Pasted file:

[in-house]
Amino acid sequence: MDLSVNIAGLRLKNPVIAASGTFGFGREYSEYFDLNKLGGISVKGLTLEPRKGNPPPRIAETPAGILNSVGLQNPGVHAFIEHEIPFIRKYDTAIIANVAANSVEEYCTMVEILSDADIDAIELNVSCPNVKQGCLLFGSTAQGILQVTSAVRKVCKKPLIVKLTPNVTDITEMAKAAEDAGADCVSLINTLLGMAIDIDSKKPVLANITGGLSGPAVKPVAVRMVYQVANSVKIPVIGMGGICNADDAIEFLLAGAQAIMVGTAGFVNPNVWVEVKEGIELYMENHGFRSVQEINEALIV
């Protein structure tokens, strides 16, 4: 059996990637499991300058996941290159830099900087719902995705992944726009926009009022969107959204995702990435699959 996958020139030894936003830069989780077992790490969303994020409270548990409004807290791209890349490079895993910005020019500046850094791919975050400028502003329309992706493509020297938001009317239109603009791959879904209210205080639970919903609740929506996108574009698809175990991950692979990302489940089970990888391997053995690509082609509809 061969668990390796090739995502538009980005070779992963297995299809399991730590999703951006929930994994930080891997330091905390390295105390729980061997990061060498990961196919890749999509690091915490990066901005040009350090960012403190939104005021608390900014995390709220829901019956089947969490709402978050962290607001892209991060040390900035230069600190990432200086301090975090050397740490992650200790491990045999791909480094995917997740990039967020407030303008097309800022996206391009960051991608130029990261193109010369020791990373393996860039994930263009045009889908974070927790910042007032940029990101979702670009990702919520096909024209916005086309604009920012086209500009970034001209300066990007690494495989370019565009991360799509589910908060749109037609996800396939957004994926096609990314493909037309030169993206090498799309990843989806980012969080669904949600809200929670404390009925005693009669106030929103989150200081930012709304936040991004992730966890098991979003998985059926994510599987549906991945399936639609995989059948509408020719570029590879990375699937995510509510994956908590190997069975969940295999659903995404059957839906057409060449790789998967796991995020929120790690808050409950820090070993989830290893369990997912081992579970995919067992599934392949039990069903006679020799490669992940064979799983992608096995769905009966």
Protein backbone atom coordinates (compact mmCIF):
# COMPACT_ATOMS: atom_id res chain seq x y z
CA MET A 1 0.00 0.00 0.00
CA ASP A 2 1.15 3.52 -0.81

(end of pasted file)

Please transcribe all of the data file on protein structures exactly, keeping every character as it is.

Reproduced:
[in-house]
Amino acid sequence: MDLSVNIAGLRLKNPVIAASGTFGFGREYSEYFDLNKLGGISVKGLTLEPRKGNPPPRIAETPAGILNSVGLQNPGVHAFIEHEIPFIRKYDTAIIANVAANSVEEYCTMVEILSDADIDAIELNVSCPNVKQGCLLFGSTAQGILQVTSAVRKVCKKPLIVKLTPNVTDITEMAKAAEDAGADCVSLINTLLGMAIDIDSKKPVLANITGGLSGPAVKPVAVRMVYQVANSVKIPVIGMGGICNADDAIEFLLAGAQAIMVGTAGFVNPNVWVEVKEGIELYMENHGFRSVQEINEALIV
């Protein structure tokens, strides 16, 4: 059996990637499991300058996941290159830099900087719902995705992944726009926009009022969107959204995702990435699959 996958020139030894936003830069989780077992790490969303994020409270548990409004807290791209890349490079895993910005020019500046850094791919975050400028502003329309992706493509020297938001009317239109603009791959879904209210205080639970919903609740929506996108574009698809175990991950692979990302489940089970990888391997053995690509082609509809 061969668990390796090739995502538009980005070779992963297995299809399991730590999703951006929930994994930080891997330091905390390295105390729980061997990061060498990961196919890749999509690091915490990066901005040009350090960012403190939104005021608390900014995390709220829901019956089947969490709402978050962290607001892209991060040390900035230069600190990432200086301090975090050397740490992650200790491990045999791909480094995917997740990039967020407030303008097309800022996206391009960051991608130029990261193109010369020791990373393996860039994930263009045009889908974070927790910042007032940029990101979702670009990702919520096909024209916005086309604009920012086209500009970034001209300066990007690494495989370019565009991360799509589910908060749109037609996800396939957004994926096609990314493909037309030169993206090498799309990843989806980012969080669904949600809200929670404390009925005693009669106030929103989150200081930012709304936040991004992730966890098991979003998985059926994510599987549906991945399936639609995989059948509408020719570029590879990375699937995510509510994956908590190997069975969940295999659903995404059957839906057409060449790789998967796991995020929120790690808050409950820090070993989830290893369990997912081992579970995919067992599934392949039990069903006679020799490669992940064979799983992608096995769905009966």
Protein backbone atom coordinates (compact mmCIF):
# COMPACT_ATOMS: atom_id res chain seq x y z
CA MET A 1 0.00 0.00 0.00
CA ASP A 2 1.15 3.52 -0.81